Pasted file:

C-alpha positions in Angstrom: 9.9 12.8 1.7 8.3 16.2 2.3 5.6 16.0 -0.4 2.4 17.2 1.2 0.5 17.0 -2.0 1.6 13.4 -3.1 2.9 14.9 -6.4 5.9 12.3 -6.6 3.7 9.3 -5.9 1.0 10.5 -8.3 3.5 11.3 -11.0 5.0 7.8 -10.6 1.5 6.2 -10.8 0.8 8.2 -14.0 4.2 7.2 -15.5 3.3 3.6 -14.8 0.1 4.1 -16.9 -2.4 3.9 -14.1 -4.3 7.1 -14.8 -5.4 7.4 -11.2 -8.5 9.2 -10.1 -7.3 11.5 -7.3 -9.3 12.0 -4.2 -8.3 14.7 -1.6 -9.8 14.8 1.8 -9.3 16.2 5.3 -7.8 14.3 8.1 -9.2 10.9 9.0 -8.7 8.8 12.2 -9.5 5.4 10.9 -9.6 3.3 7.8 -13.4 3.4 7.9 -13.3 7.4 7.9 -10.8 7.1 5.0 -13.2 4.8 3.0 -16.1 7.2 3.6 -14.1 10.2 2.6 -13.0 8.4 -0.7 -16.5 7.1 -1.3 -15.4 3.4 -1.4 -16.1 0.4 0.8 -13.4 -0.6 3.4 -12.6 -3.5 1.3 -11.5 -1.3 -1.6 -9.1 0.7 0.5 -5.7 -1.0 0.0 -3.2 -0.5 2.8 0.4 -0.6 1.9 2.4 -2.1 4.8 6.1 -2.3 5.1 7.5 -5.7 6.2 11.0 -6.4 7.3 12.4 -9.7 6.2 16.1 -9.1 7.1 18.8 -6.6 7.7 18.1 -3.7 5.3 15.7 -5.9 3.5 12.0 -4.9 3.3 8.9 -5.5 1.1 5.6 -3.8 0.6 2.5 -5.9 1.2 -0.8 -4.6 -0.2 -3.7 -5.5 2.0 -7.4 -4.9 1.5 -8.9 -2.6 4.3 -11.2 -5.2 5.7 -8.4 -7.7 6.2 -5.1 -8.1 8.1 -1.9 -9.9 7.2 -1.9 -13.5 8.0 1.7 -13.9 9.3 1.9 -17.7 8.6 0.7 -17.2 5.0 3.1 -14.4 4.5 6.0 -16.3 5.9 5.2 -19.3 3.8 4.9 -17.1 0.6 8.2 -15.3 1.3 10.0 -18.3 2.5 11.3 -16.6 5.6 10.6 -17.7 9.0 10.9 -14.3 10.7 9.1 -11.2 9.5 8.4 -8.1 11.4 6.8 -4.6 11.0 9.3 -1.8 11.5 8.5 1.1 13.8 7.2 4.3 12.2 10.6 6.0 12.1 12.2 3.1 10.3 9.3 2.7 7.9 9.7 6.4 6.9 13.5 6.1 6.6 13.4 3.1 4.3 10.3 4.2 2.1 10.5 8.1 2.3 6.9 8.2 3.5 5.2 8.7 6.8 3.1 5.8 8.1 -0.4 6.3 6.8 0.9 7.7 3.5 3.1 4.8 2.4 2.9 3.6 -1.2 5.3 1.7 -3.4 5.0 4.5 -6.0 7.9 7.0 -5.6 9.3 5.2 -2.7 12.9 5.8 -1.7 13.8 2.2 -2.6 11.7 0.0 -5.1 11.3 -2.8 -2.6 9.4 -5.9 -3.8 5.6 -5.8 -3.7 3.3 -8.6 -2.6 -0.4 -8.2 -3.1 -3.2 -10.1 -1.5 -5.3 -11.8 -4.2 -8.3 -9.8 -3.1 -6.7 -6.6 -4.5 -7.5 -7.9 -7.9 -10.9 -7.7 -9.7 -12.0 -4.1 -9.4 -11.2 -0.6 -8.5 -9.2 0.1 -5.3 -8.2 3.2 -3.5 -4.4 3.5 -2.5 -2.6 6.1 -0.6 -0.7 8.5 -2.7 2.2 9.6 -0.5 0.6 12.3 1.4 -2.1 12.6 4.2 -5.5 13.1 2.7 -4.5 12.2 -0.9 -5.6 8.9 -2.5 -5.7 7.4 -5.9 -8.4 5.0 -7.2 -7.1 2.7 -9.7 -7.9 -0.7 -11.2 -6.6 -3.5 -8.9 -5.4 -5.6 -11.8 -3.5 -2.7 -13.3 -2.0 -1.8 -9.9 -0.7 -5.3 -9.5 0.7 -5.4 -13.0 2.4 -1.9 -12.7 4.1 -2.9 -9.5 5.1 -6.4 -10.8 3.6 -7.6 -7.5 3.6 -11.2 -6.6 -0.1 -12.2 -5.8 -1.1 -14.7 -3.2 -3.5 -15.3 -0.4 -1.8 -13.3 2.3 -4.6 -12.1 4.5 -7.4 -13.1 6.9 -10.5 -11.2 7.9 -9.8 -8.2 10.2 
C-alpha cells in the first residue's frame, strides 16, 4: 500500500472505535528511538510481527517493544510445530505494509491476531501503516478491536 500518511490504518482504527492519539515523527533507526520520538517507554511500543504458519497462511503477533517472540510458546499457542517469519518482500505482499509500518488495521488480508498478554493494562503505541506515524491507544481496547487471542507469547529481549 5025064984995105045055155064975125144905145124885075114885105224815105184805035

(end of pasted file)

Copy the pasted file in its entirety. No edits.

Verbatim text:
C-alpha positions in Angstrom: 9.9 12.8 1.7 8.3 16.2 2.3 5.6 16.0 -0.4 2.4 17.2 1.2 0.5 17.0 -2.0 1.6 13.4 -3.1 2.9 14.9 -6.4 5.9 12.3 -6.6 3.7 9.3 -5.9 1.0 10.5 -8.3 3.5 11.3 -11.0 5.0 7.8 -10.6 1.5 6.2 -10.8 0.8 8.2 -14.0 4.2 7.2 -15.5 3.3 3.6 -14.8 0.1 4.1 -16.9 -2.4 3.9 -14.1 -4.3 7.1 -14.8 -5.4 7.4 -11.2 -8.5 9.2 -10.1 -7.3 11.5 -7.3 -9.3 12.0 -4.2 -8.3 14.7 -1.6 -9.8 14.8 1.8 -9.3 16.2 5.3 -7.8 14.3 8.1 -9.2 10.9 9.0 -8.7 8.8 12.2 -9.5 5.4 10.9 -9.6 3.3 7.8 -13.4 3.4 7.9 -13.3 7.4 7.9 -10.8 7.1 5.0 -13.2 4.8 3.0 -16.1 7.2 3.6 -14.1 10.2 2.6 -13.0 8.4 -0.7 -16.5 7.1 -1.3 -15.4 3.4 -1.4 -16.1 0.4 0.8 -13.4 -0.6 3.4 -12.6 -3.5 1.3 -11.5 -1.3 -1.6 -9.1 0.7 0.5 -5.7 -1.0 0.0 -3.2 -0.5 2.8 0.4 -0.6 1.9 2.4 -2.1 4.8 6.1 -2.3 5.1 7.5 -5.7 6.2 11.0 -6.4 7.3 12.4 -9.7 6.2 16.1 -9.1 7.1 18.8 -6.6 7.7 18.1 -3.7 5.3 15.7 -5.9 3.5 12.0 -4.9 3.3 8.9 -5.5 1.1 5.6 -3.8 0.6 2.5 -5.9 1.2 -0.8 -4.6 -0.2 -3.7 -5.5 2.0 -7.4 -4.9 1.5 -8.9 -2.6 4.3 -11.2 -5.2 5.7 -8.4 -7.7 6.2 -5.1 -8.1 8.1 -1.9 -9.9 7.2 -1.9 -13.5 8.0 1.7 -13.9 9.3 1.9 -17.7 8.6 0.7 -17.2 5.0 3.1 -14.4 4.5 6.0 -16.3 5.9 5.2 -19.3 3.8 4.9 -17.1 0.6 8.2 -15.3 1.3 10.0 -18.3 2.5 11.3 -16.6 5.6 10.6 -17.7 9.0 10.9 -14.3 10.7 9.1 -11.2 9.5 8.4 -8.1 11.4 6.8 -4.6 11.0 9.3 -1.8 11.5 8.5 1.1 13.8 7.2 4.3 12.2 10.6 6.0 12.1 12.2 3.1 10.3 9.3 2.7 7.9 9.7 6.4 6.9 13.5 6.1 6.6 13.4 3.1 4.3 10.3 4.2 2.1 10.5 8.1 2.3 6.9 8.2 3.5 5.2 8.7 6.8 3.1 5.8 8.1 -0.4 6.3 6.8 0.9 7.7 3.5 3.1 4.8 2.4 2.9 3.6 -1.2 5.3 1.7 -3.4 5.0 4.5 -6.0 7.9 7.0 -5.6 9.3 5.2 -2.7 12.9 5.8 -1.7 13.8 2.2 -2.6 11.7 0.0 -5.1 11.3 -2.8 -2.6 9.4 -5.9 -3.8 5.6 -5.8 -3.7 3.3 -8.6 -2.6 -0.4 -8.2 -3.1 -3.2 -10.1 -1.5 -5.3 -11.8 -4.2 -8.3 -9.8 -3.1 -6.7 -6.6 -4.5 -7.5 -7.9 -7.9 -10.9 -7.7 -9.7 -12.0 -4.1 -9.4 -11.2 -0.6 -8.5 -9.2 0.1 -5.3 -8.2 3.2 -3.5 -4.4 3.5 -2.5 -2.6 6.1 -0.6 -0.7 8.5 -2.7 2.2 9.6 -0.5 0.6 12.3 1.4 -2.1 12.6 4.2 -5.5 13.1 2.7 -4.5 12.2 -0.9 -5.6 8.9 -2.5 -5.7 7.4 -5.9 -8.4 5.0 -7.2 -7.1 2.7 -9.7 -7.9 -0.7 -11.2 -6.6 -3.5 -8.9 -5.4 -5.6 -11.8 -3.5 -2.7 -13.3 -2.0 -1.8 -9.9 -0.7 -5.3 -9.5 0.7 -5.4 -13.0 2.4 -1.9 -12.7 4.1 -2.9 -9.5 5.1 -6.4 -10.8 3.6 -7.6 -7.5 3.6 -11.2 -6.6 -0.1 -12.2 -5.8 -1.1 -14.7 -3.2 -3.5 -15.3 -0.4 -1.8 -13.3 2.3 -4.6 -12.1 4.5 -7.4 -13.1 6.9 -10.5 -11.2 7.9 -9.8 -8.2 10.2 
C-alpha cells in the first residue's frame, strides 16, 4: 500500500472505535528511538510481527517493544510445530505494509491476531501503516478491536 500518511490504518482504527492519539515523527533507526520520538517507554511500543504458519497462511503477533517472540510458546499457542517469519518482500505482499509500518488495521488480508498478554493494562503505541506515524491507544481496547487471542507469547529481549 5025064984995105045055155064975125144905145124885075114885105224815105184805035